A version of this article previously appeared in Forbes. Note: This is Part II of High School dropout growth hacks. Part I can be found HERE.
Growth hacking is currently fashionable, yet it precedes the Internet by centuries. Entrepreneurs have been seeking ingenious shortcuts to spur their growth and defeat their competitors since the dawn of commerce.
By looking backward, modern entrepreneurs can co-opt the hacks from a pre-digital age that remain relevant today. These clever ideas often come from unusual sources, including: a teenage runaway who started a laundry and an immigrant restaurateur who left school at the age of 13. That’s right, the growth hacks described below were created by High School dropouts.
Jump The Starting Gun
“The best time to plant a tree was 20 years ago. The second best time is right now.” Chinese Proverb
In the 1930’s, when Max Fleischmann (of yeast fame) brought his yacht into the Santa Barbara harbor, the local laundry trucks did the sensible thing. They lined up on the dock and patiently waited for the ship to arrive so they could get their “share” of its dirty laundry. This approach made sense to everyone; everyone except a young man named George Page, founder of Mission Linen.
George was an impatient man. As a teenager, he left his farm to sell some family pigs. However, rather than return home, he pocketed the money and used it to travel to California.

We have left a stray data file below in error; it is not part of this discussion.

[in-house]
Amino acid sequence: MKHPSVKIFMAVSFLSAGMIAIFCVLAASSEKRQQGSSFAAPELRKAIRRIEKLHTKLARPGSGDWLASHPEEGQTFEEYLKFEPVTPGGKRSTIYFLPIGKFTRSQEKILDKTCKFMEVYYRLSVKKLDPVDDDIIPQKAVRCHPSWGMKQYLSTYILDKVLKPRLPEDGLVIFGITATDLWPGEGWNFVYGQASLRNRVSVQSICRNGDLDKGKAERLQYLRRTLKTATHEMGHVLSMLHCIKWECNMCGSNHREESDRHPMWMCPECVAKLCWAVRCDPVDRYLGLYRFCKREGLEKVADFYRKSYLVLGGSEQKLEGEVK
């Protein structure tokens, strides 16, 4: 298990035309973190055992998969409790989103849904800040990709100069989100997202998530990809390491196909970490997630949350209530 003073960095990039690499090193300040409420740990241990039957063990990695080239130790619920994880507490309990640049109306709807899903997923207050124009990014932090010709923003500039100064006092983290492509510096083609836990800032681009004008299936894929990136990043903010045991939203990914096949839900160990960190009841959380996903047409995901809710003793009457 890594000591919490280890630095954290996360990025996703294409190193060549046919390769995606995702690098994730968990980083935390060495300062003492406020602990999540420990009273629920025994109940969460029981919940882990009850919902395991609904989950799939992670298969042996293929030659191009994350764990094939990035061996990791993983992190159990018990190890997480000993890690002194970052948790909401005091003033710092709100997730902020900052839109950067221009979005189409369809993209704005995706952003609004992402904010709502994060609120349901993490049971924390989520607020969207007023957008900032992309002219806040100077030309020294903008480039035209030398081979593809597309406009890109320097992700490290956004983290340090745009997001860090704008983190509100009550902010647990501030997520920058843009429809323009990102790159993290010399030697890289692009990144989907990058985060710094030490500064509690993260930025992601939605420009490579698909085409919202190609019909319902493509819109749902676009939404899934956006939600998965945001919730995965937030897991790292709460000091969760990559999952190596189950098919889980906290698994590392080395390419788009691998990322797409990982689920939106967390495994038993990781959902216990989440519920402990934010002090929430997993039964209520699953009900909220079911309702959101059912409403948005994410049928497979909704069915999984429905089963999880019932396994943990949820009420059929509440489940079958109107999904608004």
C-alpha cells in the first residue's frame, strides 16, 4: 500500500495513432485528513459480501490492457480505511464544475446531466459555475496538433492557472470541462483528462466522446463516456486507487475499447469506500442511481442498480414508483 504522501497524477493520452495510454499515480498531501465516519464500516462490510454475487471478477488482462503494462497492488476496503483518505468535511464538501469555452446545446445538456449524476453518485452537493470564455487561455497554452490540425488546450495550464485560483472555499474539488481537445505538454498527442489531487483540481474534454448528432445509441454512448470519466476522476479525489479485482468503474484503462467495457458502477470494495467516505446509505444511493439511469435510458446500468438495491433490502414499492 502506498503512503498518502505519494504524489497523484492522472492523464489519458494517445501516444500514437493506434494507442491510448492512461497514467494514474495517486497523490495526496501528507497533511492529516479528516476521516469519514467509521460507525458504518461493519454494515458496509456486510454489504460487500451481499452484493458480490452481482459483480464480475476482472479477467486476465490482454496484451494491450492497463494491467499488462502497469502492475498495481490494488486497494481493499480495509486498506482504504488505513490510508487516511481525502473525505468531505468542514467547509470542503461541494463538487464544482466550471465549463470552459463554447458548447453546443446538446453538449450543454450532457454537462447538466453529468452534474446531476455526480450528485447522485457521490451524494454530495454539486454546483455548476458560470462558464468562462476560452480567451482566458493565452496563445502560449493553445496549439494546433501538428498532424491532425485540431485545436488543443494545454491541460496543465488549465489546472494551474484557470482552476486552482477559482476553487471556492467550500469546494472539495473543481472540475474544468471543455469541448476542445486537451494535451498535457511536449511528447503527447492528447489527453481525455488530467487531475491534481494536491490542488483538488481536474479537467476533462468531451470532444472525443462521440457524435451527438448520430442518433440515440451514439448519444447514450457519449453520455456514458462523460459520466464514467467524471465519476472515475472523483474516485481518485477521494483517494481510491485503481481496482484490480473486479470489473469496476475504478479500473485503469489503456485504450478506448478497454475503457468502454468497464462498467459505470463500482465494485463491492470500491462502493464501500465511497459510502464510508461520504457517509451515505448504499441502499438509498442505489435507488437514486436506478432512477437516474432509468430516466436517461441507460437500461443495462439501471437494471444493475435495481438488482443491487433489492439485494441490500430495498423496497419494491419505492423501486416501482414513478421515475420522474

When young Mr. Page saw Max Fleischmann’s yacht come into view, he jumped into his rowboat and reached the ship before it entered the harbor. The surprised Captain, no doubt impressed by the young man’s drive, invited George on board. By the time the yacht anchored, Mr. Page had closed a deal which gave Mission Linen the exclusive right to clean all of the ship’s laundry, thereby shutting out all his competitors waiting at the dock.
86 years later, Mr. Page’s legacy lives on. Mission Linen is remains a vibrant, growing company, with over 50 commercial laundries in five states.
Lessons: (i) Hijack your industry’s supply chain, rather than conforming to it. (ii) Err on the side of action, because “Now” is seldom too early for an entrepreneur.
Old-School Tell A Friend
Anthony Athanas was born in Albania in 1911. At the age of four, he and his mother rode a donkey nearly 80-miles to the nearest port where they boarded a ship to New York. At 13 he dropped out of school to work full time in a local restaurant. By 27, he purchased his first restaurant. His fruitful career culminated with the opening of Anthony’s Pier 4 in 1963, which perennially generated more revenue per year than any other restaurant in the United States.
Many factors contributed to Anthony’s Pier 4 success, including a clever hack. Anthony knew that the most common question riders asked cab drivers was, “Where’s a good place to get a meal around here?” In order to persuade the cabbies to promote his restaurant, he treated them with respect, dignity and bit of free food.
Not only were taxi drivers invited to the restaurant’s grand opening, Anthony threw them an annual party and he offered them year-round, free coffee at the front door his restaurant. Thus, when they off dropped customers, they grabbed a cup of coffee for the road.
Courting these seemingly invisible influencers proved to be an economical and brilliant strategy — one that is now used globally, in nearly all major cities. Ever get pitched by a cabbie to attend a particular show or restaurant in Vegas? You have Anthony to blame.
Lesson: Court market influencers with an inexpensive, yet significant incentive. Identify people on the ascension of their careers who aspire to be known as a thought leader and treat them with respect.
Read Part I in this Growth Hack series HERE.
You can follow John on Twitter: @johngreathouse.
Image credit: Courtesy Pier 4